Challenging the “Do the Opposite” WR-WR Draft Strategy in Fantasy Football

For the past 5 years at least I have read in many Fantasy Football publications the “Do the opposite” strategy of drafting two WR in the first and second round. Writers have gone on about how the old idea of RB RB was closed minded. Let me first say that the remainder of the post is predicated on the standard scoring system of fantasy football. Not the bastardized version of scoring that awards points for each reception. Taking on that issue will require a blog post all its own. So what of the do the opposite strategy?

The 1st and 2nd round is where you have to land the big scorers of your team. Sure you can pull a lucky one in the 3rd or 4th but rarely and even more rare does a top 10 overall producer come out of anything after the 4th. There is the occasional outlier ie Matt Schaub this year though QBs have an easier time racking up points. The point is in the first two rounds you need your players that separate you from the other teams. You need the guys who out score the average player at that position by the biggest possible margin. Take the top running back this year Chis Johnson’s weekly average of 21 vs the weekly average of the 10th best running back Deangelo Williams 13 points that is 8 points a week of separation. Now lets do the same for WR DeSean Jackson with a weekly average of 14 vs the 10th best Reggie Wayne 11. That gives you 3 points of separation.The difference of having Chris Johnson and Reggie Wayne vs DeSean Jackson and DeAngelo Williams is 5 extra points a week. A big difference. The other issue this reveals is that DeSean Jackson was not taken in the 1st or 2nd round yet Chris Johnson was only available in the 1st or very early second. RBs are easier to predict who will be the top scores where as WR are harder to pin down and more come from outside of the top 3 rounds the then top scoring RBs. Potentially 5 of the top 10 WR this year did not get drafted in the 1st 3 rounds. DeSean Jackson, Miles Austin, Wes Welker, Brandon Marshall and number #11 overall Sidney Rice all could have been got after the 3rd round.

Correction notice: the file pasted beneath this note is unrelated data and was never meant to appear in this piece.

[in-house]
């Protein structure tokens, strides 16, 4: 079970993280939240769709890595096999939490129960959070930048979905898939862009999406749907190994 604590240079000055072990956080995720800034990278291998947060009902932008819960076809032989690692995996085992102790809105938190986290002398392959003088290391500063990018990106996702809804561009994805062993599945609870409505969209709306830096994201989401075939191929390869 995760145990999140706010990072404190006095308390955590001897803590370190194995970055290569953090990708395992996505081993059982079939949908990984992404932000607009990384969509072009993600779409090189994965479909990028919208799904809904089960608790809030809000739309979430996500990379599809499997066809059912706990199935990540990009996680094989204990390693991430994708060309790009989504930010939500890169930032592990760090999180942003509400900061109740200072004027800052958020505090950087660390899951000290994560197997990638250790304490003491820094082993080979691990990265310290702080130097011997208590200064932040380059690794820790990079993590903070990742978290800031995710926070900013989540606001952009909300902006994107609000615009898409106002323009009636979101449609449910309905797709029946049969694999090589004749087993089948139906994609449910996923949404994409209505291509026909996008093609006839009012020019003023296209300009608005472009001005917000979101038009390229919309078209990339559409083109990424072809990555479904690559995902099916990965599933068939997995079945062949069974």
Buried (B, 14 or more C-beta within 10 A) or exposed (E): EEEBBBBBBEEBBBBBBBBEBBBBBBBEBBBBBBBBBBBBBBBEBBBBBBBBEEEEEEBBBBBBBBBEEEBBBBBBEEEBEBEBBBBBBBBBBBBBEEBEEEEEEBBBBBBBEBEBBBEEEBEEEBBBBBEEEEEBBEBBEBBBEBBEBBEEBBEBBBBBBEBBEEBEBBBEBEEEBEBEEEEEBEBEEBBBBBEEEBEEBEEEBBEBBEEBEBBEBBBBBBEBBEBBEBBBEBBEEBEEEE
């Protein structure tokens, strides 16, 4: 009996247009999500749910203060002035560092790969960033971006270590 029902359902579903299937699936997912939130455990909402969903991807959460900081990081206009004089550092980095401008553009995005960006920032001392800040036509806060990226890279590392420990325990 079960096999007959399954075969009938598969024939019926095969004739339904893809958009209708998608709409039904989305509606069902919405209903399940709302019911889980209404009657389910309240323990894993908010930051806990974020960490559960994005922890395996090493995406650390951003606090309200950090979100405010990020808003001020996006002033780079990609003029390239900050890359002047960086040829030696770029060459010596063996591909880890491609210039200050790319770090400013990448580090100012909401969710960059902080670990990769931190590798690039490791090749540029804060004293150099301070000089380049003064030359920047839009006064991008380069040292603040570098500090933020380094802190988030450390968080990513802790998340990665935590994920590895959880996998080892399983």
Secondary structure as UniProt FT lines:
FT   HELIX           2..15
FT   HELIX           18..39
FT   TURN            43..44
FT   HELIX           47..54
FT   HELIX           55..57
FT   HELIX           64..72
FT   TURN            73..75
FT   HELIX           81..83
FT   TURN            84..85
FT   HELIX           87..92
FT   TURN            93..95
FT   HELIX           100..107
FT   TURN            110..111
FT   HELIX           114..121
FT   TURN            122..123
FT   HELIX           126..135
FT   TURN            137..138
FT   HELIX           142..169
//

As for the RBs 3 of the top 10 were available after the 3 round Ray Rice, Thomas Jones and Jamaal Charles and 6 of the top 10 would have been taken in the first round. dafabet

That is what you get with the top tier running backs- more predictable top tier performers.

Most of the time people employ the WR/WR strategy is if they are on the tail end of the 1st round. Leaving them with no running backs coming into their next round of picks at the end of the 3rd and start of the 4th round. I encourage you to pull out your draft board from this fall and take a look at the RBs that went in the 3rd and 4th round. Do you think you would have spiked the Thomas Jones or maybe you just know you would have been the guy to time Ray Rice just right. I think in the later rounds even the best fantasy minds are throwing darts, where as the available WRs look decent, a much deeper pool remaining.

Also very few WR historically have had tremendous scoring upside, the Randy Moss and Jerry Rices are few and far between where as the RBs typically have 2 or 3 scoring beasts per year.

Finally, think back to last season again when you were scooping the waiver wire. There always seems to be WRs
that are impact players that get added ie. Steve Smith (NY), Percy Harvin, Simms Walker etc.. and relatively few RBs though I will admit there did seem to be a few more then usual this year (I am looking at you Cedric Benson and Ricky Williams).



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